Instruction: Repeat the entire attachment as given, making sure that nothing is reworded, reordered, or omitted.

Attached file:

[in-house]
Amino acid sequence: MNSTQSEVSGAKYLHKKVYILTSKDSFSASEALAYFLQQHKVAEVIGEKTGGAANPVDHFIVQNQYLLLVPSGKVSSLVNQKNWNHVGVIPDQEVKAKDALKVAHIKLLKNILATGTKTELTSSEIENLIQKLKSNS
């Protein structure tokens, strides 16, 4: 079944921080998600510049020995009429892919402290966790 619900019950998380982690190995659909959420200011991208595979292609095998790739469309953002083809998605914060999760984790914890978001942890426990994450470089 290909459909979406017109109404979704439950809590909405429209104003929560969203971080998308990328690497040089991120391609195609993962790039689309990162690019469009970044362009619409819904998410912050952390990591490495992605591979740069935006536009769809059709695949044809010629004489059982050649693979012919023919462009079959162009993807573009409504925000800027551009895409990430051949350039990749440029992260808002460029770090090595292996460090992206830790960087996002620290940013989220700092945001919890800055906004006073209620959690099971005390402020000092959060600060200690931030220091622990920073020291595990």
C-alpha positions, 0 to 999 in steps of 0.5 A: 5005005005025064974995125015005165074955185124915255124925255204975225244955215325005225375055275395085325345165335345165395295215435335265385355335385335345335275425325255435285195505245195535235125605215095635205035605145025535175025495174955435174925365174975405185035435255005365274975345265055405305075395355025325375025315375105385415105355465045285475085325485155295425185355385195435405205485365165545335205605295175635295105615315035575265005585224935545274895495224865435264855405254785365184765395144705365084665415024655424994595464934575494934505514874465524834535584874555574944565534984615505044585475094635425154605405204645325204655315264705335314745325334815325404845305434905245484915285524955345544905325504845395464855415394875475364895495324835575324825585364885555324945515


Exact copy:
[in-house]
Amino acid sequence: MNSTQSEVSGAKYLHKKVYILTSKDSFSASEALAYFLQQHKVAEVIGEKTGGAANPVDHFIVQNQYLLLVPSGKVSSLVNQKNWNHVGVIPDQEVKAKDALKVAHIKLLKNILATGTKTELTSSEIENLIQKLKSNS
């Protein structure tokens, strides 16, 4: 079944921080998600510049020995009429892919402290966790 619900019950998380982690190995659909959420200011991208595979292609095998790739469309953002083809998605914060999760984790914890978001942890426990994450470089 290909459909979406017109109404979704439950809590909405429209104003929560969203971080998308990328690497040089991120391609195609993962790039689309990162690019469009970044362009619409819904998410912050952390990591490495992605591979740069935006536009769809059709695949044809010629004489059982050649693979012919023919462009079959162009993807573009409504925000800027551009895409990430051949350039990749440029992260808002460029770090090595292996460090992206830790960087996002620290940013989220700092945001919890800055906004006073209620959690099971005390402020000092959060600060200690931030220091622990920073020291595990």
C-alpha positions, 0 to 999 in steps of 0.5 A: 5005005005025064974995125015005165074955185124915255124925255204975225244955215325005225375055275395085325345165335345165395295215435335265385355335385335345335275425325255435285195505245195535235125605215095635205035605145025535175025495174955435174925365174975405185035435255005365274975345265055405305075395355025325375025315375105385415105355465045285475085325485155295425185355385195435405205485365165545335205605295175635295105615315035575265005585224935545274895495224865435264855405254785365184765395144705365084665415024655424994595464934575494934505514874465524834535584874555574944565534984615505044585475094635425154605405204645325204655315264705335314745325334815325404845305434905245484915285524955345544905325504845395464855415394875475364895495324835575324825585364885555324945515